“Each year, almost 5,000 young people, ages 15 to 24, kill themselves.
The rate of suicide for this age group has nearly tripled since 1960, making it the third leading cause of death in adolescents and the second leading cause of death among college-age youth.”
-Mental Health America
The World Health Organization reports that suicide is the third leading cause of death among adolescents. According to the American Foundation for Suicide Prevention, suicide is currently the tenth leading cause of death in the United States overall.
The instability of the teenage mind is well known. “The Teen Brain: Still Under Construction,” published by the National Institute of Medical Health asserts that the full maturation of the human brain is not complete until the early 20’s. Additionally, a study conducted by Dr. William Bor in 2014 compared research from the US, China, United Kingdom, Australia and Europe and concluded that depression rates are higher during this century than the previous century. Bor also stated that it is hard to pinpoint a specific reason for this rise, but a conglomeration of educational, cultural and economic components have most likely contributed to it. All of this biology and a rising rate of depression among adolescents makes for a deadly combination.
The Story of Conrad Roy and Michelle Carter
On June 13, 2014 an 18-year-old named Conrad Roy committed suicide in a Kmart parking lot in Massachusetts. While Conrad Roy may seem like another statistic, his story is unique because his girlfriend was the person who encouraged him to complete the act. Michelle Carter sent text messages to him throughout the last few months of their relationship reasoning with him that suicide was the best option for his family and most importantly his happiness. Her persuasions were discovered on Conrad’s phone and are currently being used to accuse her of involuntary manslaughter. The tragic event of Roy’s suicide highlights the existential need for improved depression education as well as suicide prevention in the United States.
Two years ago, Roy became part of this rising statistic when he died from carbon monoxide poisoning. His suicide was in response to prolonged symptoms of depression and constant encouragement from his girlfriend. When the police investigated Conrad’s phone, they discovered messages from his girlfriend such as, “When you get back from the beach you’ve gotta go do it,” and “You’re ready. You’re determined. It’s the best time to do it.”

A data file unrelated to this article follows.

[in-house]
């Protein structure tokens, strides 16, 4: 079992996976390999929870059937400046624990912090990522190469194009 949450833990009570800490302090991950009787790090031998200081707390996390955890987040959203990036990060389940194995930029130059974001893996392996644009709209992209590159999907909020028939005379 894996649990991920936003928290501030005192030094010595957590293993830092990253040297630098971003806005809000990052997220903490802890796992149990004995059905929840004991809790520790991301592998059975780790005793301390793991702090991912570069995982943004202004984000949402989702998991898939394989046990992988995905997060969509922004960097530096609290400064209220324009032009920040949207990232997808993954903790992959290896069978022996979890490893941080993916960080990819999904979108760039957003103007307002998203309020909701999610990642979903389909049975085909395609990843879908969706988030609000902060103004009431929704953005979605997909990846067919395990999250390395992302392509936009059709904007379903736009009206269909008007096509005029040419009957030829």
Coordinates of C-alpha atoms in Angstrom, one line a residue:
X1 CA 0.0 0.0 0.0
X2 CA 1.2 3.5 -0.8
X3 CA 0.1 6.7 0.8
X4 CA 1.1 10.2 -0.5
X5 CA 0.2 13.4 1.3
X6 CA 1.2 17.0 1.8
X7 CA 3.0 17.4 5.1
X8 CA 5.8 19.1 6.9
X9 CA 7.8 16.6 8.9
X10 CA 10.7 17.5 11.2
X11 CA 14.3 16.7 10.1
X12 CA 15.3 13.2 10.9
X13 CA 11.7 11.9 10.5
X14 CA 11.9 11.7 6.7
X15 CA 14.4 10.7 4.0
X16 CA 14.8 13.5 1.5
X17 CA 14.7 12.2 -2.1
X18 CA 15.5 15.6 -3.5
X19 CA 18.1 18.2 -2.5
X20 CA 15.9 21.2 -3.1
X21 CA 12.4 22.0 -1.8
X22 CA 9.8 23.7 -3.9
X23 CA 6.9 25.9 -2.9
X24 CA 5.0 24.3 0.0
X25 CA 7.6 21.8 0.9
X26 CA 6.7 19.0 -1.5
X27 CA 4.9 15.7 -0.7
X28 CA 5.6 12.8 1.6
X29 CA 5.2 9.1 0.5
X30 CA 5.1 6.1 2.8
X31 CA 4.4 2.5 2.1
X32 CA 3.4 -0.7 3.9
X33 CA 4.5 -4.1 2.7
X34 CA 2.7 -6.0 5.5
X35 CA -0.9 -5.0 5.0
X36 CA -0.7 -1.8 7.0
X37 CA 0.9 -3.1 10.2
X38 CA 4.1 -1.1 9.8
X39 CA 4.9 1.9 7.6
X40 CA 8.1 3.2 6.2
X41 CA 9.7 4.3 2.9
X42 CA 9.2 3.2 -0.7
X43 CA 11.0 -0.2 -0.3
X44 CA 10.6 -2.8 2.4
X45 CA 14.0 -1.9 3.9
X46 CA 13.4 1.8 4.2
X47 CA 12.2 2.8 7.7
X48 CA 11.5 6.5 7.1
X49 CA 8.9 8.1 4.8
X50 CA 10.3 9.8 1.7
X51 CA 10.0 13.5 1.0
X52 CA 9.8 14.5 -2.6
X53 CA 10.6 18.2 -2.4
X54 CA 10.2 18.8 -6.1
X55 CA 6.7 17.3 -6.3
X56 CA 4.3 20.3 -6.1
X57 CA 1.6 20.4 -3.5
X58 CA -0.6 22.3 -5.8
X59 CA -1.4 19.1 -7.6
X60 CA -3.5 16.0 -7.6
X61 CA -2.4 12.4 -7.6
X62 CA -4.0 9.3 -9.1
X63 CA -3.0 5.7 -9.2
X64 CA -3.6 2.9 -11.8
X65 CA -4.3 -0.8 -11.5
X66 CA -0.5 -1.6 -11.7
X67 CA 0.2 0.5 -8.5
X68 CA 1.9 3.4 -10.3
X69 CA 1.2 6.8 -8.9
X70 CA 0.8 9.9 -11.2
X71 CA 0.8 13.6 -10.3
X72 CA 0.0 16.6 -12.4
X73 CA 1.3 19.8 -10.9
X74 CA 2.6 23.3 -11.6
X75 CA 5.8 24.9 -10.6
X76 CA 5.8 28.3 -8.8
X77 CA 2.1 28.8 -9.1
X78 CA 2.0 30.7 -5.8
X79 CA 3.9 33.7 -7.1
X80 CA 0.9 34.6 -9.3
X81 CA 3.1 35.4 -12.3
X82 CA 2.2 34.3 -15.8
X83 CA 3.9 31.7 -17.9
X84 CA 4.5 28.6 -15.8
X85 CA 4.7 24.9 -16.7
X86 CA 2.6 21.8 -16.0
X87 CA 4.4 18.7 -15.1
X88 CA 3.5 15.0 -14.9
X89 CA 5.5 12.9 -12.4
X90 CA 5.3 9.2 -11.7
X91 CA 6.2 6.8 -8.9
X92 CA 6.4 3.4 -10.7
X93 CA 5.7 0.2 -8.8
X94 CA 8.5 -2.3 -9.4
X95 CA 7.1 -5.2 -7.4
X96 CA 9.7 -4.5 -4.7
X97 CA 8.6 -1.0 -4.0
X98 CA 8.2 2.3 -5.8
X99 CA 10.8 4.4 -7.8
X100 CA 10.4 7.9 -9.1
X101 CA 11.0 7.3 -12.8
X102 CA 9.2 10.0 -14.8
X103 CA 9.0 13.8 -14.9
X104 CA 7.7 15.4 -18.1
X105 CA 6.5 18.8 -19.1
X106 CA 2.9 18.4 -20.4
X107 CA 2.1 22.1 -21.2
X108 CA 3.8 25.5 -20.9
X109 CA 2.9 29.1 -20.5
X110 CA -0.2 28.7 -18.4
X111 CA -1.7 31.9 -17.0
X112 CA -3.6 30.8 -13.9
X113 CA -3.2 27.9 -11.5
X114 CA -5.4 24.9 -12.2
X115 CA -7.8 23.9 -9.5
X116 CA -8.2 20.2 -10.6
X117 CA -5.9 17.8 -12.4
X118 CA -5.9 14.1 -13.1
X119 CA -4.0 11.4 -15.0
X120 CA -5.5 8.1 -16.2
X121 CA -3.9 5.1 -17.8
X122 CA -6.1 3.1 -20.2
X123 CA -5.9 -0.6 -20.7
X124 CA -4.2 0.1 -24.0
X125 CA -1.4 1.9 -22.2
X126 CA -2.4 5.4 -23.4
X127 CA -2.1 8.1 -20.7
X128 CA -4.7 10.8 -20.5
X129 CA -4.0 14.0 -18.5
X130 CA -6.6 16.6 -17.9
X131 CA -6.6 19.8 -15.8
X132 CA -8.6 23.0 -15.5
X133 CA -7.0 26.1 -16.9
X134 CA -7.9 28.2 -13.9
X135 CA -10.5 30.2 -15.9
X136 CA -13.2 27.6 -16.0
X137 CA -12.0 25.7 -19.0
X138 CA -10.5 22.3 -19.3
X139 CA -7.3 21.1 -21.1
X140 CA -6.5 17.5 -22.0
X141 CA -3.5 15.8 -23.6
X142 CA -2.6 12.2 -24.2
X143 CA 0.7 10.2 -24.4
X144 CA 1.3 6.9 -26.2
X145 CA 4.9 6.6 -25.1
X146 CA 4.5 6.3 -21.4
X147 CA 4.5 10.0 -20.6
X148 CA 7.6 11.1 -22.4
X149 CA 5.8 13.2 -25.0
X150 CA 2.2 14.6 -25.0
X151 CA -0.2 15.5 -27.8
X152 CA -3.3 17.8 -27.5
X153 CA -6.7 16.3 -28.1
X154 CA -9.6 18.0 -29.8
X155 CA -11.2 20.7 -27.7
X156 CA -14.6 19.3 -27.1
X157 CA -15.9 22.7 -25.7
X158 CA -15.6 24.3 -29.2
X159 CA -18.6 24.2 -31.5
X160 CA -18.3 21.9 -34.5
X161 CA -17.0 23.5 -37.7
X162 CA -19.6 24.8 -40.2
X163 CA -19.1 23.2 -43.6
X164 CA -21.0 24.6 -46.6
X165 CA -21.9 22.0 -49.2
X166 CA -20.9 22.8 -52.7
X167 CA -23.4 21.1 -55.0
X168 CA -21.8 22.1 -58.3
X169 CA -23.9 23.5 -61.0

Such texts are certainly damning evidence in the court of law. It would be easy to immediately write her off as severely mentally unstable and a sociopath, but that would not encompass the full story of this case. Carter was also dealing with her own health issues as stated in a New York Magazine Article, “Does Encouraging Suicide Make You A Killer?” Some of her classmates doubted her mental state and her lawyer even admitted that Carter spent some time in McLean Hospital at Harvard University. Therefore, what originally appeared to be a horrific report of a terrible young woman convincing her boyfriend to commit suicide morphed into two teens struggling for their lives amid their own depression.
Their story highlights the adversity that teenagers continue to face with regards to mental illness. Roy, after attempting an overdose at the age of 17 had seen medical professionals in the past, but he did not view his counseling as helpful. Carter, who received aid from the prestigious McLean Hospital, still had some lingering mental health problems. Both of their actions point to how some Americans are poorly educated about mental illnesses.